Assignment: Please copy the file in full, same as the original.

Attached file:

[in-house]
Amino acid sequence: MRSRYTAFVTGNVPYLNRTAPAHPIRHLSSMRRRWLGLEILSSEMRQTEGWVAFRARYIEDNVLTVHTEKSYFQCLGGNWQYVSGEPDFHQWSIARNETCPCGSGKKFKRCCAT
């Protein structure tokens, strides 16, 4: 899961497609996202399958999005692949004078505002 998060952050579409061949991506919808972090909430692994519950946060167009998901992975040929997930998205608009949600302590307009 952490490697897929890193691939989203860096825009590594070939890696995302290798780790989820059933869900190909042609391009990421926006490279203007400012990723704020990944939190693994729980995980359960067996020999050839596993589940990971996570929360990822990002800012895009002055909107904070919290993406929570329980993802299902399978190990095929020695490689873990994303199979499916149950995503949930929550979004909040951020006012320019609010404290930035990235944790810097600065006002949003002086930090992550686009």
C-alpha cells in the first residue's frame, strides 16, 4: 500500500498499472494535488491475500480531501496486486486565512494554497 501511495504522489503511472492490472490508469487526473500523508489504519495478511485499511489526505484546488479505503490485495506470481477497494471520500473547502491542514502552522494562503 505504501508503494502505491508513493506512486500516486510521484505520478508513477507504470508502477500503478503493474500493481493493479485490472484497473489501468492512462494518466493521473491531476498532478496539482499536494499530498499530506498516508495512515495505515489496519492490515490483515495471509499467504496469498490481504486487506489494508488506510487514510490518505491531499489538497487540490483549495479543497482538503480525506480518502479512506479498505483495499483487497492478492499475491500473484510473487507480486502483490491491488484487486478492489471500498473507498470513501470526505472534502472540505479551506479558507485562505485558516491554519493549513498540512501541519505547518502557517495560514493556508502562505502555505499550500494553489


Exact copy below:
[in-house]
Amino acid sequence: MRSRYTAFVTGNVPYLNRTAPAHPIRHLSSMRRRWLGLEILSSEMRQTEGWVAFRARYIEDNVLTVHTEKSYFQCLGGNWQYVSGEPDFHQWSIARNETCPCGSGKKFKRCCAT
């Protein structure tokens, strides 16, 4: 899961497609996202399958999005692949004078505002 998060952050579409061949991506919808972090909430692994519950946060167009998901992975040929997930998205608009949600302590307009 952490490697897929890193691939989203860096825009590594070939890696995302290798780790989820059933869900190909042609391009990421926006490279203007400012990723704020990944939190693994729980995980359960067996020999050839596993589940990971996570929360990822990002800012895009002055909107904070919290993406929570329980993802299902399978190990095929020695490689873990994303199979499916149950995503949930929550979004909040951020006012320019609010404290930035990235944790810097600065006002949003002086930090992550686009």
C-alpha cells in the first residue's frame, strides 16, 4: 500500500498499472494535488491475500480531501496486486486565512494554497 501511495504522489503511472492490472490508469487526473500523508489504519495478511485499511489526505484546488479505503490485495506470481477497494471520500473547502491542514502552522494562503 505504501508503494502505491508513493506512486500516486510521484505520478508513477507504470508502477500503478503493474500493481493493479485490472484497473489501468492512462494518466493521473491531476498532478496539482499536494499530498499530506498516508495512515495505515489496519492490515490483515495471509499467504496469498490481504486487506489494508488506510487514510490518505491531499489538497487540490483549495479543497482538503480525506480518502479512506479498505483495499483487497492478492499475491500473484510473487507480486502483490491491488484487486478492489471500498473507498470513501470526505472534502472540505479551506479558507485562505485558516491554519493549513498540512501541519505547518502557517495560514493556508502562505502555505499550500494553489